SC: More than the superpowers of design is to make the intangible tangible—to help the company reframe an opportunity and look to the future. In the past, we’ve done blue sky concept projects, which have ended up as beautiful coffee-table books or models in the museum. But given that we’re working in healthcare, it’s far too important to just leave these things as coffee-table books.
When I create a vision, I want to see it come to life as soon as possible. And my frustration coming into the healthcare industry was always that it takes five years plus to get something through regulatory authorities to build something that’s got the right quality. Well, what this crisis has done is accelerate things.
When we were forecasting, we had our plans for 2025-2030. We are now seeing some of them beginning to happen in 2020 and 2021. We think 2025 is going to happen in 2021. A lot of that is around decentralized healthcare systems, such as cloud-connected, IoT-enabled devices and different ways in which you can deliver therapy.
For instance, patients don’t want to go into a hospital because they’re afraid they’re going to catch COVID-19. So, they’ve been putting off complaining about a chest pain or putting off the idea that a pain in the back may be a tumor. We saw only 30% of the normal reported cases of cancer in the Netherlands during the last three months compared to what we would typically expect to see. That’s not because we suddenly found the cure for cancer. It’s that people are not reporting it; they’re staying away.
What we expect now is a huge surge in demand for people to come in and get treatment. Hospitals will quickly get overwhelmed again, or people will have delays in getting treated. We have to find new and novel ways to treat them, which again is an opportunity to innovate. Some of the ideas that we had in planning for five years from now are being looked at to be executed in 2021.
Q: Can you share insights on some of the cutting-edge AI or machine learning already in the works?
SC: There are a number of spaces we’re looking at in AI and machine learning, but some of the most exciting ones are around digital pathology. So, think about the traditional way of looking at screens, for example. When you’re screening for cancer, you do a biopsy, you put this on the screen and then put it into a lab.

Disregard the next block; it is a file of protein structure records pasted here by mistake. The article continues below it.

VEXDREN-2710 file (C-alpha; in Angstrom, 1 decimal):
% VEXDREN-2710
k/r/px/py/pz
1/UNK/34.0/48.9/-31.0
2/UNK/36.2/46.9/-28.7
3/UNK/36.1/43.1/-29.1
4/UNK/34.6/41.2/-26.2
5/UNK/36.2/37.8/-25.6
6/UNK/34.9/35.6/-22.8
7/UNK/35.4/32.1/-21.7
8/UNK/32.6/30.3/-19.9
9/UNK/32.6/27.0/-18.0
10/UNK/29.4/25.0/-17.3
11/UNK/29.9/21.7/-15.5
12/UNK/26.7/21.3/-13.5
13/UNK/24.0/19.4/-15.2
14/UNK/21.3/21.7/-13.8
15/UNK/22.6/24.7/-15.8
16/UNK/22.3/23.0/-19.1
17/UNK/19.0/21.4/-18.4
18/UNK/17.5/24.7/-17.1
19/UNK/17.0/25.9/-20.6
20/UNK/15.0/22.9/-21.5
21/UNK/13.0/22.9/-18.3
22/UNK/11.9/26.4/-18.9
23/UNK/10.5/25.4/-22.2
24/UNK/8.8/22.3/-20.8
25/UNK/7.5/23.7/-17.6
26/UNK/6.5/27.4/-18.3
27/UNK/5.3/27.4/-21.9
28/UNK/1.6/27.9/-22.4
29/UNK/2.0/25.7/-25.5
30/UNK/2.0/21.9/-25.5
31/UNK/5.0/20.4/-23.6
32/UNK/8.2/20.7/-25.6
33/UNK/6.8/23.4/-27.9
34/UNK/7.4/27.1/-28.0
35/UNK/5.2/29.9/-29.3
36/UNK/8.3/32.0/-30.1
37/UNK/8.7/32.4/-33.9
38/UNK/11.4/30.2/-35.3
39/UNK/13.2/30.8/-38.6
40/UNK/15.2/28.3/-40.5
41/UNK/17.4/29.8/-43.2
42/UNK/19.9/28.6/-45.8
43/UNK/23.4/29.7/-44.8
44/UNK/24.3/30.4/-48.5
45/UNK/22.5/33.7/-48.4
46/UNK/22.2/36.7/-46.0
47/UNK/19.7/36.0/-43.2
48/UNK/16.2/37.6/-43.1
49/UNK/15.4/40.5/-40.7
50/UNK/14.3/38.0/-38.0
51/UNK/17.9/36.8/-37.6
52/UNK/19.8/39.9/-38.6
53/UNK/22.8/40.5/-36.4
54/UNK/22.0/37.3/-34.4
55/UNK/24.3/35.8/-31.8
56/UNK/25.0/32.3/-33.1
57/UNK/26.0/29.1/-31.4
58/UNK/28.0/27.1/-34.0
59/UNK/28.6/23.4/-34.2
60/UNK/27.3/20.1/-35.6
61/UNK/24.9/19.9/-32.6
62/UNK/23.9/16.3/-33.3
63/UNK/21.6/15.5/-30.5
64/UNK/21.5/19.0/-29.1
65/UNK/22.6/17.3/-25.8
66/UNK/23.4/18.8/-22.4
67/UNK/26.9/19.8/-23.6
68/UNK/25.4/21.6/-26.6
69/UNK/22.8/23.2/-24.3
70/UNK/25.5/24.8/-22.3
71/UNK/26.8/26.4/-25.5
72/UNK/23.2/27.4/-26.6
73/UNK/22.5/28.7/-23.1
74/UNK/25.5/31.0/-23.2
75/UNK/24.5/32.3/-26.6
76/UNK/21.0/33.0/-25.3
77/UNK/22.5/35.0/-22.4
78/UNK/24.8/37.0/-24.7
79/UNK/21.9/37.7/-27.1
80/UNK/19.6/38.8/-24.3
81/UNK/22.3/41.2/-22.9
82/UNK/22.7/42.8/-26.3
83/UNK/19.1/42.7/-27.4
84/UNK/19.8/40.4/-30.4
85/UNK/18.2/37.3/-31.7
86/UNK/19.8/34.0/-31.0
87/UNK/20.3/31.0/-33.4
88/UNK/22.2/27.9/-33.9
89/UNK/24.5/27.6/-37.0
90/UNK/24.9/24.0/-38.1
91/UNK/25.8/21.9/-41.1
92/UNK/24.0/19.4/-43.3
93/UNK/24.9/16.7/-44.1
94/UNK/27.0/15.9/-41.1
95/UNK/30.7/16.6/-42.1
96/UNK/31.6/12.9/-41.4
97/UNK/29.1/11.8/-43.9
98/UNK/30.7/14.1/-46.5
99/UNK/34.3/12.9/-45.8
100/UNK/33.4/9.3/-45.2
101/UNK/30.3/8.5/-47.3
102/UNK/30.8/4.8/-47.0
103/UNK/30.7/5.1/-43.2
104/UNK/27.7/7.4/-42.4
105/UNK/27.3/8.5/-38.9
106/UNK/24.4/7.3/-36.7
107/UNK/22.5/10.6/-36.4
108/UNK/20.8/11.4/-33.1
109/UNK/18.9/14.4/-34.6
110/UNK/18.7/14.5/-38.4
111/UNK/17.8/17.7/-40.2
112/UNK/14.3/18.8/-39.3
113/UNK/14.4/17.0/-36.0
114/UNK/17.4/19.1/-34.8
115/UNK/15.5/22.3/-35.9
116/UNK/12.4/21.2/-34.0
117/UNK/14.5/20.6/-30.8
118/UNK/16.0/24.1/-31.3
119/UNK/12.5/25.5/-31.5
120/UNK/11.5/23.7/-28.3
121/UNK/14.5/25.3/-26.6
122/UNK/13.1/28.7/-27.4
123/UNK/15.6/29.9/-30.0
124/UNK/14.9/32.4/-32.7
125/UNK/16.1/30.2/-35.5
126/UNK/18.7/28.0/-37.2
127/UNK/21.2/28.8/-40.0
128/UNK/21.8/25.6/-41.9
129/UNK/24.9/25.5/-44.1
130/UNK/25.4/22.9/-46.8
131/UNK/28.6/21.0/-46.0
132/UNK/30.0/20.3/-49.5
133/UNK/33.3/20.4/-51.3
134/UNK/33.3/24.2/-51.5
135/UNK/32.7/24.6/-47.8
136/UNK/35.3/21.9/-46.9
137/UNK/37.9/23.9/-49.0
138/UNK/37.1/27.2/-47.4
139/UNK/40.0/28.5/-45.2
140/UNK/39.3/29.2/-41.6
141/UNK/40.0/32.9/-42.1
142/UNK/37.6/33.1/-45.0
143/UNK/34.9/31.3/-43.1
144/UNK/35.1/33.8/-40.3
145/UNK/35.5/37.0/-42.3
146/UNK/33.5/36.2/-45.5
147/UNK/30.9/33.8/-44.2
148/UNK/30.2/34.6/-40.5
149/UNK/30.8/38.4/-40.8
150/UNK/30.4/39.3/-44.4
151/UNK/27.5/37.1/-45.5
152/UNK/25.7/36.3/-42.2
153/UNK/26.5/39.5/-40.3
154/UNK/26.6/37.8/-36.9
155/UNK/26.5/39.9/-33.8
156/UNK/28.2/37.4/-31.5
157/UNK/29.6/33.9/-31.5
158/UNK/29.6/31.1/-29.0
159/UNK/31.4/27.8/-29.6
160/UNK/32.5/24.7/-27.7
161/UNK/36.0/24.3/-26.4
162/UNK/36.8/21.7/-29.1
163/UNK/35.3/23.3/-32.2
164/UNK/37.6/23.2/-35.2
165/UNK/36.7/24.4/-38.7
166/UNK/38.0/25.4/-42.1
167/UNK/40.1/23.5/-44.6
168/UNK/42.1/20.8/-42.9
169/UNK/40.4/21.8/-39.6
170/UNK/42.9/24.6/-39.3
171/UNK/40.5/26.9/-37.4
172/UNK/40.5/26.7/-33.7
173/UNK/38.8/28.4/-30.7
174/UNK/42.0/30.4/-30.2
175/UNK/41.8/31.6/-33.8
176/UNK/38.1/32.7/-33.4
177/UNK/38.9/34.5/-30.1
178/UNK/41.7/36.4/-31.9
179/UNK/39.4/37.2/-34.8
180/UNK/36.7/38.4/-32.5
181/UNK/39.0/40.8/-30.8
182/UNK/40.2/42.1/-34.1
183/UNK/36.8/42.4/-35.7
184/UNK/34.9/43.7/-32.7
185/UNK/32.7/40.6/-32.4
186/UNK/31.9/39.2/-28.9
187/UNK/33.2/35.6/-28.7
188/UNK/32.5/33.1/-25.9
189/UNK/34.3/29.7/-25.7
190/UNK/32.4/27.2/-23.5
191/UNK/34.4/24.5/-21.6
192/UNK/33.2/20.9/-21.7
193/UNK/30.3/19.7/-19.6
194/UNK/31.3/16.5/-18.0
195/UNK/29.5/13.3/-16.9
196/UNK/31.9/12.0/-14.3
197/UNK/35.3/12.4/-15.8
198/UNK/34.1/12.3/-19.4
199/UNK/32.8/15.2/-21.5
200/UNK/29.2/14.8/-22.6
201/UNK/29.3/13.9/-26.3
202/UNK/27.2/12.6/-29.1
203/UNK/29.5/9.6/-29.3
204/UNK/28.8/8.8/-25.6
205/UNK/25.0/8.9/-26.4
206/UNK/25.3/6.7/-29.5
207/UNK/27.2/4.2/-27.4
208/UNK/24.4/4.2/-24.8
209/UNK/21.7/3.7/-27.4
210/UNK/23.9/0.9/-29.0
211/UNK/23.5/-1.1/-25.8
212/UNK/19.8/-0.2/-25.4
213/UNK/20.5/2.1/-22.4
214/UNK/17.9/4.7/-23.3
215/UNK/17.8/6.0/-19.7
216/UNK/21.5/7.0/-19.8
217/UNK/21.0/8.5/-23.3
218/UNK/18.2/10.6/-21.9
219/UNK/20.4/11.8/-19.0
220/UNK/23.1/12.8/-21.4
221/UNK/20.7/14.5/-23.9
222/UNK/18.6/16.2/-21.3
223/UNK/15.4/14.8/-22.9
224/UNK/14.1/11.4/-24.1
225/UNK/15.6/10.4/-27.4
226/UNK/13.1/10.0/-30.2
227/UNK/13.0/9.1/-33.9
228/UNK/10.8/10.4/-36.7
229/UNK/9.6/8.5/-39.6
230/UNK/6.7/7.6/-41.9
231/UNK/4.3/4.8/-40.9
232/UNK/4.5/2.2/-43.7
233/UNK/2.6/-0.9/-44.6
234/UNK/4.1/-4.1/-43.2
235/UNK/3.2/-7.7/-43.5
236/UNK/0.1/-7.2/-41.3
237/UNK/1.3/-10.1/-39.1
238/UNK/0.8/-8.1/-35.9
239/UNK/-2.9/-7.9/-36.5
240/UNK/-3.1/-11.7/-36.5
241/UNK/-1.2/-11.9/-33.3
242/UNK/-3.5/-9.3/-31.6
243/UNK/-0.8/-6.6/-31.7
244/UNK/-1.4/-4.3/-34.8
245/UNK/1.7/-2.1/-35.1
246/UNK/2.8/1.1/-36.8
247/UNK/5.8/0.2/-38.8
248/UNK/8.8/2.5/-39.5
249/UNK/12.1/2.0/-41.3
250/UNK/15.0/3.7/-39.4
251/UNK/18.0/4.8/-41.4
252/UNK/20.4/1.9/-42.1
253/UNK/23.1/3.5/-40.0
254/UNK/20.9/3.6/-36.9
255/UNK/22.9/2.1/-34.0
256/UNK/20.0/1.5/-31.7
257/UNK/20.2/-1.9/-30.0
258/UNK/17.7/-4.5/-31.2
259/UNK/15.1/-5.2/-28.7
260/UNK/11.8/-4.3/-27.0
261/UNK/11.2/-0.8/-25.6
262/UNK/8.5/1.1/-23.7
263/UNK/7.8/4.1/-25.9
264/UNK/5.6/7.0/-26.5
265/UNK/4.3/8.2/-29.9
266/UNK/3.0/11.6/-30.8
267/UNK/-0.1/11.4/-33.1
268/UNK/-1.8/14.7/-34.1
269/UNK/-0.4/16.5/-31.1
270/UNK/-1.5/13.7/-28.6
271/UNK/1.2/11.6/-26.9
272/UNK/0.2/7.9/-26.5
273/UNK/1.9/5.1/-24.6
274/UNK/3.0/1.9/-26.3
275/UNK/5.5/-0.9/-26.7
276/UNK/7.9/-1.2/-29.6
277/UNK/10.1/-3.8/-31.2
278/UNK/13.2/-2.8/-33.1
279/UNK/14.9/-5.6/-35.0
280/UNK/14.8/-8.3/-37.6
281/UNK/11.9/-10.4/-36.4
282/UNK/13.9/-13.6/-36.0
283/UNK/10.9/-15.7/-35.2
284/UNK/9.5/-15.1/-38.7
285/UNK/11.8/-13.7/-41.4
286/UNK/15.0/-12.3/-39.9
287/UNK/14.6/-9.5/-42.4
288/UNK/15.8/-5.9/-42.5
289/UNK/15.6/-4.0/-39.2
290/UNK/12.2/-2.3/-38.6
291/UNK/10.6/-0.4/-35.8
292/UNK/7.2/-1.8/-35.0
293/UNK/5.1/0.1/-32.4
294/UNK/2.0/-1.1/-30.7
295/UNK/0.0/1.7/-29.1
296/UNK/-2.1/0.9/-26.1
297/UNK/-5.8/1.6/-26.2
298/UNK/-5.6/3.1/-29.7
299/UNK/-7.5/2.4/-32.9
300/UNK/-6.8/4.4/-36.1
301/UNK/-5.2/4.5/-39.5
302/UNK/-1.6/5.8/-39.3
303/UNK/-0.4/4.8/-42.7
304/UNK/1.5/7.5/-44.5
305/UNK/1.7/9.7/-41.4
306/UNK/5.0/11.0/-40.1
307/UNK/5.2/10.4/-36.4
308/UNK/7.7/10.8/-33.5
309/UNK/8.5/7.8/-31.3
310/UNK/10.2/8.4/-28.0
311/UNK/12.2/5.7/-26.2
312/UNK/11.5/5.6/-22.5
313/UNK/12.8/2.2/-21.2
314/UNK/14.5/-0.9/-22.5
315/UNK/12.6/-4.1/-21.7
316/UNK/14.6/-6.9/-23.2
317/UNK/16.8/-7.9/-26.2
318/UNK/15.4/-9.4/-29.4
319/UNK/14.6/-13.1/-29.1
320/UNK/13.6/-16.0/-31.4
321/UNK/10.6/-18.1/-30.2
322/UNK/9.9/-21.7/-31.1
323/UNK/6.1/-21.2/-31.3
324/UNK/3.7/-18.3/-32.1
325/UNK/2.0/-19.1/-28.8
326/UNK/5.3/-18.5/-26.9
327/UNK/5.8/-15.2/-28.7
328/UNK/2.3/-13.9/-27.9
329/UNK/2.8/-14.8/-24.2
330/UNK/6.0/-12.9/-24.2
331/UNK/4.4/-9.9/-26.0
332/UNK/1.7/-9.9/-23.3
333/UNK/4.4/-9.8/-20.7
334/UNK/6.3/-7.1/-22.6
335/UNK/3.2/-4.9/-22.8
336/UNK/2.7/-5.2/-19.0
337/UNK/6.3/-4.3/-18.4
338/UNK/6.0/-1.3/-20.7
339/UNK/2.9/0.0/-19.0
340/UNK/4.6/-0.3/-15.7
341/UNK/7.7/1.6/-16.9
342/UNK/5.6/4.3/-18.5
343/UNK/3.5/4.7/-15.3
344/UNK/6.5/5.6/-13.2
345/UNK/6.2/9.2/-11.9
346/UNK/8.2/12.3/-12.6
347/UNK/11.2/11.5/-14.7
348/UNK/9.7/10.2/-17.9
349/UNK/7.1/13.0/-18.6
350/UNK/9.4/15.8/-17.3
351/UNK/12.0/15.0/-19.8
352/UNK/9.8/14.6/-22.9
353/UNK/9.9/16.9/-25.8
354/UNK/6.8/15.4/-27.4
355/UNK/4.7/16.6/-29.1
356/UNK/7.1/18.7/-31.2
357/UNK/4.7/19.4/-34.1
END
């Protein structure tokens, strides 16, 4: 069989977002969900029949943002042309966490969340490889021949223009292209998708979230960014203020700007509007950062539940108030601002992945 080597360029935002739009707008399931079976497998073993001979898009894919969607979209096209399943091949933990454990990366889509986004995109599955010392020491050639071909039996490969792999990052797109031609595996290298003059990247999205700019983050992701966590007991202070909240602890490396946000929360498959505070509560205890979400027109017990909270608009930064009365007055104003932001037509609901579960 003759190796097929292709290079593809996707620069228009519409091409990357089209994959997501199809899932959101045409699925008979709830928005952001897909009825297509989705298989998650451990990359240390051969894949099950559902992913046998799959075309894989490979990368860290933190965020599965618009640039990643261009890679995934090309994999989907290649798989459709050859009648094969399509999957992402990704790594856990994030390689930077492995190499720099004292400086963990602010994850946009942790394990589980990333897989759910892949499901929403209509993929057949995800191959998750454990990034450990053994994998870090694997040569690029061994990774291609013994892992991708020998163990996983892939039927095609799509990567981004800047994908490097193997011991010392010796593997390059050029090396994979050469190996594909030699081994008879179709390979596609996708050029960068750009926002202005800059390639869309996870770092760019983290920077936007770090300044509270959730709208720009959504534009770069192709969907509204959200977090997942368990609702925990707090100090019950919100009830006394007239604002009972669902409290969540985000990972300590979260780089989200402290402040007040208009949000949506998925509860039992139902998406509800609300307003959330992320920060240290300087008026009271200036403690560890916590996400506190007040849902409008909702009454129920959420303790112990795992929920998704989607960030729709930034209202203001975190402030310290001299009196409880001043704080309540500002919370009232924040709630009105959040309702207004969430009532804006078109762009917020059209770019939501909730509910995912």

Then you basically have lines of people staring down into the slides, trying to spot anomalies at a cellular level. And, of course, it’s very easy for them to make mistakes and easy for them to miss things. Now, what if you train AI to do the same job in a fraction of a second, and it does it with almost 100% accuracy?
I think that’s an interesting example. And I think that AI coming into radiology, reading X-rays is another—not necessarily replacing the jobs of radiologists, but supplementing and taking over some of the more mundane roles and jobs and freeing them up to do other more meaningful work.
Q: Do you have any augmented reality projects?
SC: We’ve got quite a few. We’re designing hospitals and health facilities around the world. So, we build a virtual 3D model of the hospital and, before we even start laying foundations, we typically take the users of the building on an augmented reality walk through the building. For instance, a cardiac surgeon can evaluate whether he’s got enough space in his cardiac catheterization lab; we can look at patient flows; and we also use AI to simulate flows through that.
But what is really interesting is when we’re doing cardiovascular interventions and we’ve got a 3D model of the patient’s heart. We project it in 3D, which allows the cardiac surgeon to move around the heart and plan their intervention down to the finest detail. I think this is going to revolutionize the way surgeons work.